The No Surprises Act takes effect on January 1, 2022
On Dec. 27, 2020, President Donald Trump signed the longest law in the history of the United States, the Consolidated Appropriation Act, 2021, or the CAA. This Act included a provision that required the U.S. Intelligence agencies to release a report on everything the government knows about UFOs.
Late last week, the UFO report was released and… I can’t tell you anything more about it, because my report has to be about healthcare, but you should look it up. It’s interesting.
To wit, the CAA also included the No Surprises Act which prohibits out-of-network providers from balance billing patients in 1) emergency situations, 2) in-network facilities and 3) for air ambulance transport. If, in the state where the out of network services are provided, there are no laws on how a payer should reimburse the provider for these services, the No Surprises Act outlines a federal process for payers and providers can use to negotiate and settle on reimbursement for these out-of-network services.
If the provider is not satisfied with those negotiations, the Act also establishes an arbitration process where a third party decides on a final payment amount.
The No Surprises Act takes effect on January 1, 2022, and this month, the administration set a general timeline for the publication of the first and second regulations that will implement the Act.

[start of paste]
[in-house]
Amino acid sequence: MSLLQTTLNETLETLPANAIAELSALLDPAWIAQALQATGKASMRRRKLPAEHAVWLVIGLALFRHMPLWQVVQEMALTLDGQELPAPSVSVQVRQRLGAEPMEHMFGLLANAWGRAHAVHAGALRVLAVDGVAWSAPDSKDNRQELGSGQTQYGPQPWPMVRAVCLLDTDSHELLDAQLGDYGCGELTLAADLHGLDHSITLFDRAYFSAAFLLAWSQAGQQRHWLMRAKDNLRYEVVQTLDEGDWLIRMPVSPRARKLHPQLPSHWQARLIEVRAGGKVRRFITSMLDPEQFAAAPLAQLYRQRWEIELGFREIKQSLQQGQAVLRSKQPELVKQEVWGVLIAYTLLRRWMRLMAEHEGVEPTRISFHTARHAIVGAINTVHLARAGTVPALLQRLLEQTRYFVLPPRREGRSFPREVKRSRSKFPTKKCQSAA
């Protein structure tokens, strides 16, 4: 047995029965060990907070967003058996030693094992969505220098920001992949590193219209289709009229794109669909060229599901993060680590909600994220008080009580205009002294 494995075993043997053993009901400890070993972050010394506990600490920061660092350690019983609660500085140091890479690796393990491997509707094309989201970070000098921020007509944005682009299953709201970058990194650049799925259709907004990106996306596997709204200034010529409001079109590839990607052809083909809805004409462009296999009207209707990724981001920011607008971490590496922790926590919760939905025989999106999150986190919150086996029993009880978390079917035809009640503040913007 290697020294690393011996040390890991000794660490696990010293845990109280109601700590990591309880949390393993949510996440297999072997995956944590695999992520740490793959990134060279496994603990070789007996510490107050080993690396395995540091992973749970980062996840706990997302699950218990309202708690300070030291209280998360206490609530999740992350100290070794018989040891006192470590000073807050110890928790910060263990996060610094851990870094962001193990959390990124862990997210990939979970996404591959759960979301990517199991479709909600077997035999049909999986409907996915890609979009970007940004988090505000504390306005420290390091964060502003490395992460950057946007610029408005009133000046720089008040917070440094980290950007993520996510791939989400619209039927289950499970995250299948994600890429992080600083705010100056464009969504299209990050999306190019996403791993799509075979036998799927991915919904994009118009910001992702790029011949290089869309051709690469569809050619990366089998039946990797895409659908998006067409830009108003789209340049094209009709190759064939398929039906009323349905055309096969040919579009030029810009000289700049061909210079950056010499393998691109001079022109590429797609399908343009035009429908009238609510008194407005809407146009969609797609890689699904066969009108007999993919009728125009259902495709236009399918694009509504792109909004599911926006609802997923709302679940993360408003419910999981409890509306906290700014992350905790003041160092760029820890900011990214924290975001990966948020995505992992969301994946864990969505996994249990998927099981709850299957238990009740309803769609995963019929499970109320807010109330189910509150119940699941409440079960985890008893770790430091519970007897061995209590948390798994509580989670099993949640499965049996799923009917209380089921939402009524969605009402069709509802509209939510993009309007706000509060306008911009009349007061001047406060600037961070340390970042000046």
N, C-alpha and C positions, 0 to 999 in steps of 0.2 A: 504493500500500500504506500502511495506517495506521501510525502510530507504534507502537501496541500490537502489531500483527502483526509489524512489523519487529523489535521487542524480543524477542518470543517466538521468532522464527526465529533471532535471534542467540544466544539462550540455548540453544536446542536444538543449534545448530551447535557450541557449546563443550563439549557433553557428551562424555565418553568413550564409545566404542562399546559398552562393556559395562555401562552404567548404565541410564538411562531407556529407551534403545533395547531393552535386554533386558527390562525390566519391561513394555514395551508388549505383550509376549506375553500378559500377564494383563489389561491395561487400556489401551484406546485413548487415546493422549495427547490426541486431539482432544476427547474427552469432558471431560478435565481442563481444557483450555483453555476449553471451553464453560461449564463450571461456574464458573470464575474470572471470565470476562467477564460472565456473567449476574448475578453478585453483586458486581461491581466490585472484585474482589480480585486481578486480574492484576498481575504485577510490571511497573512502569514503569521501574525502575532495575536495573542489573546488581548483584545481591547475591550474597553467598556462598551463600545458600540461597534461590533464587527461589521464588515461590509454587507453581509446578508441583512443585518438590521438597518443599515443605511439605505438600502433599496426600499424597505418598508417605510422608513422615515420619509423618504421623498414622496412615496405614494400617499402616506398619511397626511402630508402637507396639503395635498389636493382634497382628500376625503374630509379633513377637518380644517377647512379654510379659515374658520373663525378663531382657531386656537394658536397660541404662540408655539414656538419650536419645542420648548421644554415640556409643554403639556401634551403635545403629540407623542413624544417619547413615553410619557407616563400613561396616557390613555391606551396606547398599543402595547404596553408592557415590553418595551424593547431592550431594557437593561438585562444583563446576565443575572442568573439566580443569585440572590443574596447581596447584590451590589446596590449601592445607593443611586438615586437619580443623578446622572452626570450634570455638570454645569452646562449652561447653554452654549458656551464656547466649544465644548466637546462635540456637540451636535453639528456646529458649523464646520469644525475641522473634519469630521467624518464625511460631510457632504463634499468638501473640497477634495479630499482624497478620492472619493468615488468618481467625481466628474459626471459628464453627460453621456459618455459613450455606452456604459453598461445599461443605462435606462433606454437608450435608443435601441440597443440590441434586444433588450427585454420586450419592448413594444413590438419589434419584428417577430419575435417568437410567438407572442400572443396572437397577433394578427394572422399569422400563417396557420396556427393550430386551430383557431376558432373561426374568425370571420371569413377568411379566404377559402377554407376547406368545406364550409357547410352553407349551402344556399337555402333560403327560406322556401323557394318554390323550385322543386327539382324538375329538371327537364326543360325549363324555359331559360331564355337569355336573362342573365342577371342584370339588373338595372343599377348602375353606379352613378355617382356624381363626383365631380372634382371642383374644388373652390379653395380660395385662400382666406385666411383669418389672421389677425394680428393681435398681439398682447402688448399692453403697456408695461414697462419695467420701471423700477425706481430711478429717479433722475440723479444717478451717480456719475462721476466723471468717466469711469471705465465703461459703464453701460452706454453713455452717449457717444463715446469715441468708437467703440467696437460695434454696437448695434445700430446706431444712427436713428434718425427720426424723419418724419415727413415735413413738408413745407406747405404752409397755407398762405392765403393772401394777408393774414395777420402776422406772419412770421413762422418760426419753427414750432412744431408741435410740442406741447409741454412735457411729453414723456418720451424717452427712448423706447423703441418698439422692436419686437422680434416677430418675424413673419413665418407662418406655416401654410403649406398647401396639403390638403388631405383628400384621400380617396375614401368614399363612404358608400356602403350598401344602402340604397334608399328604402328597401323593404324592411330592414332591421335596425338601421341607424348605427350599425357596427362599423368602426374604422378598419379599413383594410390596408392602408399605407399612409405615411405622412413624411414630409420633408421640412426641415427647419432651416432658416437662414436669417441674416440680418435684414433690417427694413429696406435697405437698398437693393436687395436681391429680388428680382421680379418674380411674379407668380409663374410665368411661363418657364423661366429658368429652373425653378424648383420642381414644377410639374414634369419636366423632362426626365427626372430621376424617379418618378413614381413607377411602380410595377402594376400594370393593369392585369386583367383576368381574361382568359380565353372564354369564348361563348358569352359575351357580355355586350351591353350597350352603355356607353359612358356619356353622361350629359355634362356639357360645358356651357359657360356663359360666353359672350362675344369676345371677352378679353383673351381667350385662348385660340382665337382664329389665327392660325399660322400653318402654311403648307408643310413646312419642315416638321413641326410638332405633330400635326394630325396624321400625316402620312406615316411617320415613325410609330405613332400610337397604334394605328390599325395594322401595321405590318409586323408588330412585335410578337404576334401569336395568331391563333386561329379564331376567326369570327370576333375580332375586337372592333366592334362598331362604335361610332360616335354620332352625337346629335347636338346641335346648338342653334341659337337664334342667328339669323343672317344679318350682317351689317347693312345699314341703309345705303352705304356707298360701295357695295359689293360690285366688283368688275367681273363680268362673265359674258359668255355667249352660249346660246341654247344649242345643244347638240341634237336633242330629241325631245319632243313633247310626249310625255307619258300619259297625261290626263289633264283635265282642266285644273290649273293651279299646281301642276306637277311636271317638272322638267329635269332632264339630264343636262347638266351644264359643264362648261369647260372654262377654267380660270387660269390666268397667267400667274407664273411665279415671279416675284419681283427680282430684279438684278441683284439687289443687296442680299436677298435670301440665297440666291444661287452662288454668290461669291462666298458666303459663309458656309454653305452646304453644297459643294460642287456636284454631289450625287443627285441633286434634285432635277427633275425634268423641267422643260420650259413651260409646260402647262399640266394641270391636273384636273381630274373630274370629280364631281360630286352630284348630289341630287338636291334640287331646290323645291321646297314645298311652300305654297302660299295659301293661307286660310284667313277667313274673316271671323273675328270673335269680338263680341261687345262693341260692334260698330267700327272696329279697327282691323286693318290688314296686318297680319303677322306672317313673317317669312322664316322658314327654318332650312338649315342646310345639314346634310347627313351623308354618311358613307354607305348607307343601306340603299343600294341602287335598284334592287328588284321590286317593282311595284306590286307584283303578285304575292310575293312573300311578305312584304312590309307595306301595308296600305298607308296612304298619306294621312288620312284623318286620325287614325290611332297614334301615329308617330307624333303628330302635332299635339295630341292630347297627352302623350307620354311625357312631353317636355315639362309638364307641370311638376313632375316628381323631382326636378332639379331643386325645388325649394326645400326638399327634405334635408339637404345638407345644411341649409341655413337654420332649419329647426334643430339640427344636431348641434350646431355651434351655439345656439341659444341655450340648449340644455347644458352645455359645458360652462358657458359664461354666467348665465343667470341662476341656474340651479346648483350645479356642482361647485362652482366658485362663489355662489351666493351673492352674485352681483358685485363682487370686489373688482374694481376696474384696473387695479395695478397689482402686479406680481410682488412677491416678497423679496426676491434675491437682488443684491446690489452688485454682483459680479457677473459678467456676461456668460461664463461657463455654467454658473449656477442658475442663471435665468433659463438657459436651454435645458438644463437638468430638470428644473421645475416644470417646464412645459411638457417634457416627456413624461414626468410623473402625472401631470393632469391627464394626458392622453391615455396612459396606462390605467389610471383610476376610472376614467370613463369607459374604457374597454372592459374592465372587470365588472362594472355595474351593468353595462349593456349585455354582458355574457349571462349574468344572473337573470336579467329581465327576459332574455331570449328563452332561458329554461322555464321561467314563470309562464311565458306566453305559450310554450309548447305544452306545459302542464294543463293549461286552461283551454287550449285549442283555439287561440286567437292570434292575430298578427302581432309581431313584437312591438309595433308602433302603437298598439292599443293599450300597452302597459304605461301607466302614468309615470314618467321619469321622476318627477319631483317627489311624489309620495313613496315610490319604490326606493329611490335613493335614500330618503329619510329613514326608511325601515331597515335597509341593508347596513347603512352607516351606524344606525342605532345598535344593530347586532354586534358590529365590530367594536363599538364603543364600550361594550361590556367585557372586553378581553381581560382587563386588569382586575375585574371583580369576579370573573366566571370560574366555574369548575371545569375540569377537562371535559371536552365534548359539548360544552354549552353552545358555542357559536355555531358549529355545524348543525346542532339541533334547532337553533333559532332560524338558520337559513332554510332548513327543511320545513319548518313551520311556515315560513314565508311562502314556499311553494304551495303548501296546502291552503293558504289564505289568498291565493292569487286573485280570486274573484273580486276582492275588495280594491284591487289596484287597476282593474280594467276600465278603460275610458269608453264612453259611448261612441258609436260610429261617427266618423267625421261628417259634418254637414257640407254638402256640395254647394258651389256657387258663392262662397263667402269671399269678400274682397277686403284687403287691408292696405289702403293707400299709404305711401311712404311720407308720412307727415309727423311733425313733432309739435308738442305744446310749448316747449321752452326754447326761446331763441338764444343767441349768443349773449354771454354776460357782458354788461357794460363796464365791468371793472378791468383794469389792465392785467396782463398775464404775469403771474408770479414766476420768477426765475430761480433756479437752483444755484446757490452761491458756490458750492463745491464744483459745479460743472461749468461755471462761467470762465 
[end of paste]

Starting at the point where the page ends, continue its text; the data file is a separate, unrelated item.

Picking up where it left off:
- The No Surprises Act Regulation Part 1 is expected be published in early July, really in the next few weeks. The Act’s Regulation Part 1 will focus on that reimbursement between payers and providers, how the Act interacts with state laws, and it’s expected to clarify how health plans should calculate the cost sharing for the patient in these surprise balance billing scenarios.
- The No Surprises Act Regulation Part 2 is slated to published soon thereafter, sometime in August. This second regulation should give us more detail on the arbitration process.
The main point of contention with both these regulations will be the calculation and the use of the payer’s median in network rate. Now, a payer does not have to pay the provider its median in-network rate initially for these out of network services. A payer can pay what it wants.
But, if the provider does not like that initial payment amount, and the negotiations fail and the provider wants to go to arbitration, when looking at the payer’s payment offer, the arbitrator must consider the payer’s median in-network rate, along with a list of other considerations such as acuity of the patient, experience of the provider, quality measures.
On the lobbying front, health plans, employers and some lawmakers argue that the median in-network rate should be primary in terms of what the arbitrators should consider when determining a final payment amount. In other words, payers want to pay out-of-network providers the same amount as their in-network providers.
In contrast, hospitals, emergency physicians and other lawmakers argue that the median in-network rate should just be one of many considerations that the arbitrator should use. In other words, out of network providers want to be paid more than what a payer pays in-network providers depending on the circumstance and context of the services provided.
Parts 1 and 2 are interim final rules (IFR), which means that, although industry will be given an opportunity to comment after the rules are published, the regulations will be pretty much baked and the chance of substantially changing any of the requirements with those comments will be slim.
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